Other types of racism included attacks on those born overseas, particularly from non-European countries, with people suggesting they were in Australia only for economic reasons or for political reasons (to influence Australia) and weren’t real Australians. There were instances where posters suggested people originally from other countries, some who had been in Australia for decades and who have been officially recognised for their contributions to the Australian community, should focus on “their country’s issues” and not involve themselves in Australian issues. Claims were broadly made against Indian people, that Black people have invaded the land and were over-represented, and that migrants should not be allowed to vote unless certain conditions (like fluency in English) were met.
There were also instances of cyberbullying, of both other people commenting in the thread, and of public figures including politicians and journalists. There were comments that called specific people race traitors, or a token First Nations person for different groups. There were also instances of derogatory language, where people were called Uncle Toms, Communists, or race grifters as an attack on their ideals. These attacks extended beyond public figures to attack anyone a poster disagreed with.
Having explored some of the data, my initial impression of the sample was that most people discussed the referendum and what it may contain in a reasonable manner. However, there was significant misinformation and a notable level of racism against both First Nations people and other groups within Australia. Subtle racism was expected within the discourses observed but I was surprised at the amount of overt racism against First Nations people on platforms that were open to the public and where the posters own identity was available to the public. This suggests a certain segment of the Australian population still considers racism as socially acceptable.
Matthew Desmond Smith is a junior anlayst with the Online Hate Prevention Institute. He holds a Bachelor of Criminology and is currently persuing a Masters of Arts (Criminology) at La Trobe University.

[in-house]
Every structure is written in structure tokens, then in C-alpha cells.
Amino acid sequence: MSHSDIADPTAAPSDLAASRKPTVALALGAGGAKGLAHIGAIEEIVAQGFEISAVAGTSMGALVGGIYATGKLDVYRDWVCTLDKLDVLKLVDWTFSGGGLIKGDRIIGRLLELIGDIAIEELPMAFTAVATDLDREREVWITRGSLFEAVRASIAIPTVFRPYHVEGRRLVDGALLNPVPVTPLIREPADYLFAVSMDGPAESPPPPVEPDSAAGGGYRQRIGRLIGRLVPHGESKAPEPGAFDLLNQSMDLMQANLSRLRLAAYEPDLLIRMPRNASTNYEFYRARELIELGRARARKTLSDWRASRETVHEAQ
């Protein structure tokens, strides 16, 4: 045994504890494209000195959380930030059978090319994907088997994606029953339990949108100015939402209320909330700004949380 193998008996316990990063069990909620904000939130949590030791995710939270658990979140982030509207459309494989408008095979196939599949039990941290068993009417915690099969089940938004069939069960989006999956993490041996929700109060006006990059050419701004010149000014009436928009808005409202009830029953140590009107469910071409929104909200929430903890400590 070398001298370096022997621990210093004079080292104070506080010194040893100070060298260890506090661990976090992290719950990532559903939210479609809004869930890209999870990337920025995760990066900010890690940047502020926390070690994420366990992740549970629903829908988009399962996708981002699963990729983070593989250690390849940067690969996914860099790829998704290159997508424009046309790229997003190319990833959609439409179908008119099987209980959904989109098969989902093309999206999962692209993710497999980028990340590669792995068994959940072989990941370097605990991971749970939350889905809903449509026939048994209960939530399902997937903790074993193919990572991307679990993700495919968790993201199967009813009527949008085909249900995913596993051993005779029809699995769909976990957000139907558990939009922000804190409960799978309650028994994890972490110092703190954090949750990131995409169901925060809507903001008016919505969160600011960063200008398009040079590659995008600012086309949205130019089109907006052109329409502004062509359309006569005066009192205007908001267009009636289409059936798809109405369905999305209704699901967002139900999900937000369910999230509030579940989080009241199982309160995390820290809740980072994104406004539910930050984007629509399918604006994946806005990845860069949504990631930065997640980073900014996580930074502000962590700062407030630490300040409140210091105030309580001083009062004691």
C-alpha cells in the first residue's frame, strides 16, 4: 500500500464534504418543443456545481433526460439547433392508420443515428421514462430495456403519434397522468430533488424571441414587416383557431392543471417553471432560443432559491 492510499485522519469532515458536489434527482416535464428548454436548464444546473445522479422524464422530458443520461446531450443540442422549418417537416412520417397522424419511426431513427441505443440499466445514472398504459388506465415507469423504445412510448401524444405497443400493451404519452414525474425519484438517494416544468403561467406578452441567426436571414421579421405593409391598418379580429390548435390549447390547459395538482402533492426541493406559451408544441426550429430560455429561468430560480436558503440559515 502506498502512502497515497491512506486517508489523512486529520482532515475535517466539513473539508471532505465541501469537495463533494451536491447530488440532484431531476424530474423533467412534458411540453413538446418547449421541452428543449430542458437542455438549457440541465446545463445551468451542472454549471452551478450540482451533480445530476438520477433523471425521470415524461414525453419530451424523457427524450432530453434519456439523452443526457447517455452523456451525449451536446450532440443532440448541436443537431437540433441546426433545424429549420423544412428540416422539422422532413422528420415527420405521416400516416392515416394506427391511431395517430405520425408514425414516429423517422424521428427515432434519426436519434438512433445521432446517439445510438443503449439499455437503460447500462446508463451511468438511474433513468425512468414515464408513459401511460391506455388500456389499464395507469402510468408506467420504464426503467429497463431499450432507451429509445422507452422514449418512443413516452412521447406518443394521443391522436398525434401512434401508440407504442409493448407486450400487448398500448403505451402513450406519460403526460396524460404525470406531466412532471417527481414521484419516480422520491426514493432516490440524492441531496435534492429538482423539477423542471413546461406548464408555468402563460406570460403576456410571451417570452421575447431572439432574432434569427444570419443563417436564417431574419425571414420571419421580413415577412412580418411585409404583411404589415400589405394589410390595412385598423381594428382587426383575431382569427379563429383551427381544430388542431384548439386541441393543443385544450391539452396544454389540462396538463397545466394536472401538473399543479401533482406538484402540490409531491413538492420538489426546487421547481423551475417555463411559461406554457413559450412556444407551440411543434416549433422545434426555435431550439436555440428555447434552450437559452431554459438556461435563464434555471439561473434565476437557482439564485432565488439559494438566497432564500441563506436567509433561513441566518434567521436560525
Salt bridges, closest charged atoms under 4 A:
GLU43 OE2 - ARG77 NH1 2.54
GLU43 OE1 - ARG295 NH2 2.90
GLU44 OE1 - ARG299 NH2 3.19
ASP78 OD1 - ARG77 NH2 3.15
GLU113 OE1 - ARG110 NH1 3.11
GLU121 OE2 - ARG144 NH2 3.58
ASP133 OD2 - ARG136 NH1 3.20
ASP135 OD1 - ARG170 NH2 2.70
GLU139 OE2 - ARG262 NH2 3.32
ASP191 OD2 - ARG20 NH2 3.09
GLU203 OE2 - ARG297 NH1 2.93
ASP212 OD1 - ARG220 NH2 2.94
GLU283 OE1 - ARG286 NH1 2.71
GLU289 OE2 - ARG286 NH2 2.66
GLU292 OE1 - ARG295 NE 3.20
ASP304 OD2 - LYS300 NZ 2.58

The Referendum Project discussed in this article is a partnership between the Online Hate Prevention Institute, the Australian Human Rights Commission and Meta. The project examines public comments made on news related social media posts about the referendum during the campaign period. The project aims to improve public understanding about racism, hate speech, misinformation and disinformation. The Online Hate Prevention Institute thanks Meta for a grant that funded work on this project.
Additional information on the project
Almost 42,000 comments were collected for analysis. They came from over 3,200 online discussion threads. The discussions were each in response to one 252 articles in the media about the referendum. Most discussions threads took place in reply to posts on Facebook and X by media organisations in which they shared articles they had just published. The comments collected and examining are those not removed by either the platform or the moderators from the media organisations. The comments were collected by three of our staff and a seperate team of 12 of our staff are reviewing the comments. A report on the work will be released in March.